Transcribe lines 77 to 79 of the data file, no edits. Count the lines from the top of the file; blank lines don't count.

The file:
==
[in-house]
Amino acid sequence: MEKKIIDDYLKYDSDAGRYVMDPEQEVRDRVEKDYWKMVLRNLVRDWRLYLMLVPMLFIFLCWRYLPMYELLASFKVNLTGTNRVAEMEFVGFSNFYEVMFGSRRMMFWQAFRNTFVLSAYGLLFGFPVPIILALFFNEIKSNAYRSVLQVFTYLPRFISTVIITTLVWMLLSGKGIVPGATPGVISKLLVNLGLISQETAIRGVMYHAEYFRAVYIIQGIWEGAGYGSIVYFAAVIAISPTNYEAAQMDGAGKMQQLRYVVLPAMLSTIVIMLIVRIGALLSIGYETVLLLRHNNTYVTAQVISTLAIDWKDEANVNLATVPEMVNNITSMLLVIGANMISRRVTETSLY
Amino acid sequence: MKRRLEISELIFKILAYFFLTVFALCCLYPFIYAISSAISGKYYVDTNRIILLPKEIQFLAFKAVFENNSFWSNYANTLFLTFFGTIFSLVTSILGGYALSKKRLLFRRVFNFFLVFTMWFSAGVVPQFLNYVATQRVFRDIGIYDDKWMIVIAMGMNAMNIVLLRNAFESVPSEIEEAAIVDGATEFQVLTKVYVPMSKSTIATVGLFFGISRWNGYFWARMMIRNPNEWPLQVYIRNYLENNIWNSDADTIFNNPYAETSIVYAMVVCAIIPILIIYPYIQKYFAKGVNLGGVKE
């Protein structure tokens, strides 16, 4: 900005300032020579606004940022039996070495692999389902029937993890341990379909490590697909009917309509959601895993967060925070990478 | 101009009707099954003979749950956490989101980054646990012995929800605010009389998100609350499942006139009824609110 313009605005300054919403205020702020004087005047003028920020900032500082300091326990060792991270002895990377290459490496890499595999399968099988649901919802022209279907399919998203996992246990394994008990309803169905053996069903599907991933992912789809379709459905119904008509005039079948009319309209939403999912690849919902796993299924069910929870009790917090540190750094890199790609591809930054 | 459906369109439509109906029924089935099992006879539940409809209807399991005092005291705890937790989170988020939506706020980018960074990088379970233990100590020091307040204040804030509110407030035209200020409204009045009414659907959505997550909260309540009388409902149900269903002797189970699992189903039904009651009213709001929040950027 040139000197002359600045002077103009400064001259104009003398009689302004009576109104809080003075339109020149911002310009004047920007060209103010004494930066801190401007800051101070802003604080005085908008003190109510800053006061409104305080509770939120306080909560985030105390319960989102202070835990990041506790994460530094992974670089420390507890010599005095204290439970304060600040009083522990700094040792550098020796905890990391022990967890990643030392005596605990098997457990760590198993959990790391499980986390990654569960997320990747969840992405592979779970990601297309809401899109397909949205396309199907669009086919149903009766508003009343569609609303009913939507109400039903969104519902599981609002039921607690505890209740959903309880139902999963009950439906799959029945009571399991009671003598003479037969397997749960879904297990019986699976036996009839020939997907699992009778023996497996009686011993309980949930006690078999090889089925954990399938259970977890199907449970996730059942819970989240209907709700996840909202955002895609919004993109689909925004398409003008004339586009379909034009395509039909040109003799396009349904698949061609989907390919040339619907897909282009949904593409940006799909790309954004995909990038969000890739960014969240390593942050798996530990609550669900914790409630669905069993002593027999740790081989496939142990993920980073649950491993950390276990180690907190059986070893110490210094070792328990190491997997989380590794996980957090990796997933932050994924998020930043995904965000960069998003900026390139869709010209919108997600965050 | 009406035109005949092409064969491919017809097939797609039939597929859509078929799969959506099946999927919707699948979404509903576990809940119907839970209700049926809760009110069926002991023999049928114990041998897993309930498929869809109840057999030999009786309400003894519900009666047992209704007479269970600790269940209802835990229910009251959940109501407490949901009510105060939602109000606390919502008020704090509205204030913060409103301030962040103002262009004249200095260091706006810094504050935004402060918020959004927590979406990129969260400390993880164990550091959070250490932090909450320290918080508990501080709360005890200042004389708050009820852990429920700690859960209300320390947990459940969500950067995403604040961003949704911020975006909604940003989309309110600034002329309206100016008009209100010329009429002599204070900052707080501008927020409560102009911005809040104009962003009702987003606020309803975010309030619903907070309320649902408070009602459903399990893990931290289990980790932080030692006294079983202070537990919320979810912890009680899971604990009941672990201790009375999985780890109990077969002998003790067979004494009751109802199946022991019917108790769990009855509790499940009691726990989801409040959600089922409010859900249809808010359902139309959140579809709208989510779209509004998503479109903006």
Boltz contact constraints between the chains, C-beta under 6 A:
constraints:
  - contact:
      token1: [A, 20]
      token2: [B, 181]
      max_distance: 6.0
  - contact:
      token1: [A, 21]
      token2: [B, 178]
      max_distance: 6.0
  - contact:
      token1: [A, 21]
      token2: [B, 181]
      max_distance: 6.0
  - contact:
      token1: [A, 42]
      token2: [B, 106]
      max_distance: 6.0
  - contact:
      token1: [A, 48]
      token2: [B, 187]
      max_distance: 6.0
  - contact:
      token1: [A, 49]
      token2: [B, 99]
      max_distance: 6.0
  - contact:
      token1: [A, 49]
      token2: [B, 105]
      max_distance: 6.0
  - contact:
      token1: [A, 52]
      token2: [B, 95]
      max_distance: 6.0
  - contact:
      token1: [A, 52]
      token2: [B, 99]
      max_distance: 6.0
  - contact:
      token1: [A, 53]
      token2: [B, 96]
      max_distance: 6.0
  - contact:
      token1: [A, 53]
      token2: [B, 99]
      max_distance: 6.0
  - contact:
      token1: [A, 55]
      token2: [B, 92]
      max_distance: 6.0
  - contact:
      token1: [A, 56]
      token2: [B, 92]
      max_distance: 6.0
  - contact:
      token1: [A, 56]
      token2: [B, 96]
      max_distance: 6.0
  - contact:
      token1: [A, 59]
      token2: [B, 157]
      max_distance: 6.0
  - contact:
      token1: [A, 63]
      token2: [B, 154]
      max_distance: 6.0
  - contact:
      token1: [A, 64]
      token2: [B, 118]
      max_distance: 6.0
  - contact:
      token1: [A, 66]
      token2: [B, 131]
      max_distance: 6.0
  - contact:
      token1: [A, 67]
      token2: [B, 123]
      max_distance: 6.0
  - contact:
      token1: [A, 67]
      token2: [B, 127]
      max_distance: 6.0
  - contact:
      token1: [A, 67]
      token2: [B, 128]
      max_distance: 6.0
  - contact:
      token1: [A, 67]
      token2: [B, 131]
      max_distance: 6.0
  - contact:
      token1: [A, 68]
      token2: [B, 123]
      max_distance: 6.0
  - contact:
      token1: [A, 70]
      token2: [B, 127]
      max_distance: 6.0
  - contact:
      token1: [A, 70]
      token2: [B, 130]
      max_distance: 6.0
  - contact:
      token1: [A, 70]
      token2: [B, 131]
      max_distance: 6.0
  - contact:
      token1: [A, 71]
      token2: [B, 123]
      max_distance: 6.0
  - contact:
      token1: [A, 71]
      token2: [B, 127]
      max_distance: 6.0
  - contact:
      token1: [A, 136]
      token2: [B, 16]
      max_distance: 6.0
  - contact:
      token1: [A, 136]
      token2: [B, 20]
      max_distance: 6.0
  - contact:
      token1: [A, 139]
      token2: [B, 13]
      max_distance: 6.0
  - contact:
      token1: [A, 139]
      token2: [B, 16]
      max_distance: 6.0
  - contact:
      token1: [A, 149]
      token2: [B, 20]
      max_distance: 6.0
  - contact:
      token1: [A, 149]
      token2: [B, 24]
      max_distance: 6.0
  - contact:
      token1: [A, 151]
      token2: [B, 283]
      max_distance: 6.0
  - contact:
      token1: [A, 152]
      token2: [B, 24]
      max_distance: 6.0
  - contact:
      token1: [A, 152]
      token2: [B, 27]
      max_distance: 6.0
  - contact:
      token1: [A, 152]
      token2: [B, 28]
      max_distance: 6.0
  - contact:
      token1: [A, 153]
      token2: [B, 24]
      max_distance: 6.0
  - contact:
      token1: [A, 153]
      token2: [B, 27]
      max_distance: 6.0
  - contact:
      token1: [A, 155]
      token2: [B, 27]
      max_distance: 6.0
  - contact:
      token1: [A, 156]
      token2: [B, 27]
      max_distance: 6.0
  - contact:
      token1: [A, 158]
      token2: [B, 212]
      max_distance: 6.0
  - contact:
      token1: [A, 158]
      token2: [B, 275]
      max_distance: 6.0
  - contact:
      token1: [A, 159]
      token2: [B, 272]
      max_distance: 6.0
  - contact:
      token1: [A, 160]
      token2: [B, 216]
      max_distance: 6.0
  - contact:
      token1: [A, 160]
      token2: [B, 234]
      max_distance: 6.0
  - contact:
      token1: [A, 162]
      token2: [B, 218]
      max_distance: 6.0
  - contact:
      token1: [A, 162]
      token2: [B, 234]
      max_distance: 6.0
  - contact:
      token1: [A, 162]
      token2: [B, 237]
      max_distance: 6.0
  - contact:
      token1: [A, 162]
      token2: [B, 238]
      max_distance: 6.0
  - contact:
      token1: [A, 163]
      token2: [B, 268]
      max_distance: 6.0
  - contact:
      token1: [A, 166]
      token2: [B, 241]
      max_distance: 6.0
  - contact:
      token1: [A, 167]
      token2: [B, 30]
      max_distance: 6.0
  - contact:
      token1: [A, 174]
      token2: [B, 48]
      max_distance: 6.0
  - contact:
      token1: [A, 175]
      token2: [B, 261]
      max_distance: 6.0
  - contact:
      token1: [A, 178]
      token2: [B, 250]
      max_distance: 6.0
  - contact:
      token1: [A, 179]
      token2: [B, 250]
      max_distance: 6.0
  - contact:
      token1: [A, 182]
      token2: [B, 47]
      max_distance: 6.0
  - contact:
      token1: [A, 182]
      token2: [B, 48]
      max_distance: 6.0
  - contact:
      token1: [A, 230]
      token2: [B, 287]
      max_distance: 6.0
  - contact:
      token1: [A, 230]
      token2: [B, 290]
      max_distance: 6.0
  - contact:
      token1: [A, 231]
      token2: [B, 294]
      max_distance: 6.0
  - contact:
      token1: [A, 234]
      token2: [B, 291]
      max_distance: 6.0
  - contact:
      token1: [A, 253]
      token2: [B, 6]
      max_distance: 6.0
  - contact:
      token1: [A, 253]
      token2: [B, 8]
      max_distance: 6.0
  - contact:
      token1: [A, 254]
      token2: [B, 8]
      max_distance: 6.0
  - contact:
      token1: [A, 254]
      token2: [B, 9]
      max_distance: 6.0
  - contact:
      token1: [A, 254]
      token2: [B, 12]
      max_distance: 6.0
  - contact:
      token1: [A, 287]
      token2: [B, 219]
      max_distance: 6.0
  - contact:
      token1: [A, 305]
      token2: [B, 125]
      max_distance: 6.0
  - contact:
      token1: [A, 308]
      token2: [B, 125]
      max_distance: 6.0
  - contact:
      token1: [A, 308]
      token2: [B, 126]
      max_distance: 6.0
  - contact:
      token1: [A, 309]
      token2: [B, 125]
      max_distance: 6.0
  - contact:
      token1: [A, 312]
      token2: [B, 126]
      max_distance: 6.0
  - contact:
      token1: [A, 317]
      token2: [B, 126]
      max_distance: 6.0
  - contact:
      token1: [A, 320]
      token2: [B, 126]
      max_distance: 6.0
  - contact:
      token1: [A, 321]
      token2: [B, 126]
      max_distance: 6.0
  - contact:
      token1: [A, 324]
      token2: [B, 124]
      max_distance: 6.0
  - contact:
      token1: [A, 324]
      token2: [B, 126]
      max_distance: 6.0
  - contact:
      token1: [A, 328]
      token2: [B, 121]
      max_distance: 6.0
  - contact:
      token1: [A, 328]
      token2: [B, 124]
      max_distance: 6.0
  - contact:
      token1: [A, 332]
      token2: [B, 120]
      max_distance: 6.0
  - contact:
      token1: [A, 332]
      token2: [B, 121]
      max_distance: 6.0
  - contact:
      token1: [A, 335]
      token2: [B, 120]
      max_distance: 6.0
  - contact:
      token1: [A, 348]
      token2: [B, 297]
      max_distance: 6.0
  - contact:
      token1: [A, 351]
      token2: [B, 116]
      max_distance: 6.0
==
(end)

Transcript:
      token2: [B, 131]
      max_distance: 6.0
  - contact: